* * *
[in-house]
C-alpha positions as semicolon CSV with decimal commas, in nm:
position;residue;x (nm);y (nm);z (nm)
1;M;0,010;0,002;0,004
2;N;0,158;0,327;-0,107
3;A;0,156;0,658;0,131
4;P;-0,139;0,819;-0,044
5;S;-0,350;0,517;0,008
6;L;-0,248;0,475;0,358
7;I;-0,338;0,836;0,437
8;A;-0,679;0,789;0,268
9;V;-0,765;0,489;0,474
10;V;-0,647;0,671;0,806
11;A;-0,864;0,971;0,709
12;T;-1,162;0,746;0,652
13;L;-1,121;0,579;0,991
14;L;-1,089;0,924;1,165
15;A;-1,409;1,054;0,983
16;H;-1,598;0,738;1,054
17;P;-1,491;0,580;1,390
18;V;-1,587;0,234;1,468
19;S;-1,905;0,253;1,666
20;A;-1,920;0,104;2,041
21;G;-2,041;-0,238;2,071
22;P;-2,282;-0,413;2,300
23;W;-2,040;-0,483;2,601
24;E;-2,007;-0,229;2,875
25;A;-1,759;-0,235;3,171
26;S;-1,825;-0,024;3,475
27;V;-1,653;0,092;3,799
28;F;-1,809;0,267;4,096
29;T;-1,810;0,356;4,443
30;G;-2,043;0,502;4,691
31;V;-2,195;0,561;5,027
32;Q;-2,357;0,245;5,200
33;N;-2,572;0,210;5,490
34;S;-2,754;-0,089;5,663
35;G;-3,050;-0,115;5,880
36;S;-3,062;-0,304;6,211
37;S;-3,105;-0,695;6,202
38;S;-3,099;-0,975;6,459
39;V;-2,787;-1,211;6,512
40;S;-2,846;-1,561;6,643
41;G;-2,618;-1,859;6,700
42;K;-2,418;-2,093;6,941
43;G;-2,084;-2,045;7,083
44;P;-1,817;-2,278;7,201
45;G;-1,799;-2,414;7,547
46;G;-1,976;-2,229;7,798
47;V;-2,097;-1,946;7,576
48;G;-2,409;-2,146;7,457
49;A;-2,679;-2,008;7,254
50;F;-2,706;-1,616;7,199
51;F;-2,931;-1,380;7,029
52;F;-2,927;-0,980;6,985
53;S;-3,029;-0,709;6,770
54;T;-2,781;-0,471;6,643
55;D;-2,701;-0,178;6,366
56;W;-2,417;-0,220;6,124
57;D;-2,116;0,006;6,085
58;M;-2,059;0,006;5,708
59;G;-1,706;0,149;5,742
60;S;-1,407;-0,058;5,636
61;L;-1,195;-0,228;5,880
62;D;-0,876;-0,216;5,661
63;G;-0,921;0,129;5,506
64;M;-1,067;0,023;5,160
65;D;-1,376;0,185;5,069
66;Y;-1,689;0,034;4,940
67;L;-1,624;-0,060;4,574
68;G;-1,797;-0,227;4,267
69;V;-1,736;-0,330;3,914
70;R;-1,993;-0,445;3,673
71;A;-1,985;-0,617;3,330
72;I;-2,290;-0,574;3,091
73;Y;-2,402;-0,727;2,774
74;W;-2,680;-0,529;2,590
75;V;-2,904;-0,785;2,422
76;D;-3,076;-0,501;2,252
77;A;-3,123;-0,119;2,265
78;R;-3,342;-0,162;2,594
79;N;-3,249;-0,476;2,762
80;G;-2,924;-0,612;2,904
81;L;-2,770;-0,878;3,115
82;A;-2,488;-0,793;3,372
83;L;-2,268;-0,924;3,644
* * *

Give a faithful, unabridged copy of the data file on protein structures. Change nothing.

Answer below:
[in-house]
C-alpha positions as semicolon CSV with decimal commas, in nm:
position;residue;x (nm);y (nm);z (nm)
1;M;0,010;0,002;0,004
2;N;0,158;0,327;-0,107
3;A;0,156;0,658;0,131
4;P;-0,139;0,819;-0,044
5;S;-0,350;0,517;0,008
6;L;-0,248;0,475;0,358
7;I;-0,338;0,836;0,437
8;A;-0,679;0,789;0,268
9;V;-0,765;0,489;0,474
10;V;-0,647;0,671;0,806
11;A;-0,864;0,971;0,709
12;T;-1,162;0,746;0,652
13;L;-1,121;0,579;0,991
14;L;-1,089;0,924;1,165
15;A;-1,409;1,054;0,983
16;H;-1,598;0,738;1,054
17;P;-1,491;0,580;1,390
18;V;-1,587;0,234;1,468
19;S;-1,905;0,253;1,666
20;A;-1,920;0,104;2,041
21;G;-2,041;-0,238;2,071
22;P;-2,282;-0,413;2,300
23;W;-2,040;-0,483;2,601
24;E;-2,007;-0,229;2,875
25;A;-1,759;-0,235;3,171
26;S;-1,825;-0,024;3,475
27;V;-1,653;0,092;3,799
28;F;-1,809;0,267;4,096
29;T;-1,810;0,356;4,443
30;G;-2,043;0,502;4,691
31;V;-2,195;0,561;5,027
32;Q;-2,357;0,245;5,200
33;N;-2,572;0,210;5,490
34;S;-2,754;-0,089;5,663
35;G;-3,050;-0,115;5,880
36;S;-3,062;-0,304;6,211
37;S;-3,105;-0,695;6,202
38;S;-3,099;-0,975;6,459
39;V;-2,787;-1,211;6,512
40;S;-2,846;-1,561;6,643
41;G;-2,618;-1,859;6,700
42;K;-2,418;-2,093;6,941
43;G;-2,084;-2,045;7,083
44;P;-1,817;-2,278;7,201
45;G;-1,799;-2,414;7,547
46;G;-1,976;-2,229;7,798
47;V;-2,097;-1,946;7,576
48;G;-2,409;-2,146;7,457
49;A;-2,679;-2,008;7,254
50;F;-2,706;-1,616;7,199
51;F;-2,931;-1,380;7,029
52;F;-2,927;-0,980;6,985
53;S;-3,029;-0,709;6,770
54;T;-2,781;-0,471;6,643
55;D;-2,701;-0,178;6,366
56;W;-2,417;-0,220;6,124
57;D;-2,116;0,006;6,085
58;M;-2,059;0,006;5,708
59;G;-1,706;0,149;5,742
60;S;-1,407;-0,058;5,636
61;L;-1,195;-0,228;5,880
62;D;-0,876;-0,216;5,661
63;G;-0,921;0,129;5,506
64;M;-1,067;0,023;5,160
65;D;-1,376;0,185;5,069
66;Y;-1,689;0,034;4,940
67;L;-1,624;-0,060;4,574
68;G;-1,797;-0,227;4,267
69;V;-1,736;-0,330;3,914
70;R;-1,993;-0,445;3,673
71;A;-1,985;-0,617;3,330
72;I;-2,290;-0,574;3,091
73;Y;-2,402;-0,727;2,774
74;W;-2,680;-0,529;2,590
75;V;-2,904;-0,785;2,422
76;D;-3,076;-0,501;2,252
77;A;-3,123;-0,119;2,265
78;R;-3,342;-0,162;2,594
79;N;-3,249;-0,476;2,762
80;G;-2,924;-0,612;2,904
81;L;-2,770;-0,878;3,115
82;A;-2,488;-0,793;3,372
83;L;-2,268;-0,924;3,644